A wide angle panoramic photo from July 25, 2022, shows the controversial watershed area and sand pit across from Gracelawn Road, bottom in Auburn. Russ Dillingham/Sun Journal

AUBURN — The Maine Drinking Water Program is reviewing the latest data regarding the Lake Auburn watershed boundary off Gracelawn Road and will make a determination on where it believes the boundary should be.

A map in the newest report from consultant CDM Smith shows the Gracelawn Road parcel at center of a debate over watershed rules. The state Drinking Water Program is reviewing a proposed new watershed boundary, shown in light blue. Screenshot of map

The decision could have ripple effects in Lewiston-Auburn because it will likely determine the level of housing development that can occur on the site, as well as have a potential impact on the pending lawsuit between Lewiston and the Auburn Water District.

According to Mike Broadbent, Auburn Water District superintendent, the most recent study data from a consultant has been sent to the state, where the Maine Drinking Water Program will make a determination on an acceptable watershed boundary.

The boundary, which follows mostly along Gracelawn Road, has previously been recommended to shift northward toward the lake based on previous data on groundwater and stormwater flows. The city of Auburn rezoned the land based on the previous recommendation, leading to a proposed development by property owner John Gendron.

However, the prospect of new development and questions about its impact to the lake has led to a prolonged debate, and lawsuit, over whether the watershed boundary should be changed.

The most recent data from consultant CDM Smith says that a conservative watershed boundary “can be established without further investigations,” but that if the boundary were to include more area northward, it would require more data to make a similar conclusion about groundwater flow “with certainty.”


Broadbent described the state’s recommended boundary as “an irrefutable boundary,” where any water south of the boundary does not go toward the lake and anything north would have to be further studied.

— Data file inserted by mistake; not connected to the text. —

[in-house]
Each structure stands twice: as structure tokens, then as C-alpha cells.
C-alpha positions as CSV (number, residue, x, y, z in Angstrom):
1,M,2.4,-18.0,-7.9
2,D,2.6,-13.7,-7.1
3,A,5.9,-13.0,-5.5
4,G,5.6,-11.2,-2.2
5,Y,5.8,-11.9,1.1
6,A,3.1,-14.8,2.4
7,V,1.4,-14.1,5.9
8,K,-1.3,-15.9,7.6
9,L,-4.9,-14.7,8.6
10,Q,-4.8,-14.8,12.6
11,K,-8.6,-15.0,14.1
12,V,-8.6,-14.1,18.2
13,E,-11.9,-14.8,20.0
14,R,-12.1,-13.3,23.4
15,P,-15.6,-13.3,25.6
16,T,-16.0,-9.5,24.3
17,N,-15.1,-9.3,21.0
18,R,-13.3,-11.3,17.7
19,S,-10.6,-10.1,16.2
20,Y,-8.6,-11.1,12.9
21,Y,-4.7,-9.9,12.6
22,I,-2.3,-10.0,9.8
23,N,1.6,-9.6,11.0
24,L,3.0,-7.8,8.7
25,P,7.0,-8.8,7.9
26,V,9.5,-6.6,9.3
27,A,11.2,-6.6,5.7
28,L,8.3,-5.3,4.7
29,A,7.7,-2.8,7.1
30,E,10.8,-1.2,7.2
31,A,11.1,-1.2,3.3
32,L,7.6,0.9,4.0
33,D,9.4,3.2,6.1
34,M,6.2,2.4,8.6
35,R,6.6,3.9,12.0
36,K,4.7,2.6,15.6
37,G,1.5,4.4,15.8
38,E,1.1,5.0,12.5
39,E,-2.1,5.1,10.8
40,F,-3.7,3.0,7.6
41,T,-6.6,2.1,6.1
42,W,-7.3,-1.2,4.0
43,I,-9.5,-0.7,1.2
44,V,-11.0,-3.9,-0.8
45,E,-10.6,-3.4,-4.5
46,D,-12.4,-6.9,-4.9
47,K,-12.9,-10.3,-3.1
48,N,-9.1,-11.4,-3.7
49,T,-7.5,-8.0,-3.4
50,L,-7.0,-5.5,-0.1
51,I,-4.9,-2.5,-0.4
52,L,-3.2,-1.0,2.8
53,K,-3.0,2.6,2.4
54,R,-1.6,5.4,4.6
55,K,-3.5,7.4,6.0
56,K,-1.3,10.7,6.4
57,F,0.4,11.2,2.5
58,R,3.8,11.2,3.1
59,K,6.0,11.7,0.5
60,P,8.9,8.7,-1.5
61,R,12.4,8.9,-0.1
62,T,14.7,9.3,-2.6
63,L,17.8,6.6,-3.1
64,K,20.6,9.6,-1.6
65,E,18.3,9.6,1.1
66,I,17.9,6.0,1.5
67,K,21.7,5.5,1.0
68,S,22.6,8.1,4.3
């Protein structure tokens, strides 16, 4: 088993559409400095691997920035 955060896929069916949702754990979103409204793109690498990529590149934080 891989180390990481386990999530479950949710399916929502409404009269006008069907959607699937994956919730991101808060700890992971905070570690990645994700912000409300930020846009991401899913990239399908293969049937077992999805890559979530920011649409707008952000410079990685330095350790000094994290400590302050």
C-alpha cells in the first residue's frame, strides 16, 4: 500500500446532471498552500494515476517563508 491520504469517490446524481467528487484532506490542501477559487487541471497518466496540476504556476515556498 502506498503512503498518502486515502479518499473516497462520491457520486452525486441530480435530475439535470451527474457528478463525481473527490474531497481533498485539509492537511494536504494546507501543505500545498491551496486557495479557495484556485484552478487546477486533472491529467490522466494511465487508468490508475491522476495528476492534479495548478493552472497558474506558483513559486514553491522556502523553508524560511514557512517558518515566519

Following the newest report, Broadbent co-authored a letter to the state with Lewiston Water Division Superintendent Kevin Gagne, asking them to review and consider the approval of the previously recommended boundary.

Gendron, who operates part of the land as an active gravel pit, has previously proposed an 1,100-unit development on the site utilizing 88 acres. The entire site owned by Gendron is 148 acres, but it’s unclear how a new boundary, if implemented, would impact the development proposal.

Meanwhile, Broadbent said a new ad hoc committee has been formed among the two cities, the water districts and the Lake Auburn Watershed Protection Commission, to consider further changes to watershed rules.

He said a LAWPC letter this spring outlined several recommended changes for the Auburn Water District to consider, but that he felt a committee featuring members of all parties was the best way forward.

The recommendations range from siting new septic systems and monitoring surface and groundwater at the Gracelawn parcel, to recommendations that would impact upper watershed towns in an effort to reduce the amount of nutrients entering the lake.

Because Lake Auburn is an unfiltered water source, the cities hold a waiver from filtration that allow it to deliver the water unfiltered as long is it continues to meet certain standards.

The communitywide debate over watershed rules and development has unfolded as water quality at the lake has fluctuated due to warmer winters and more stormwater runoff.

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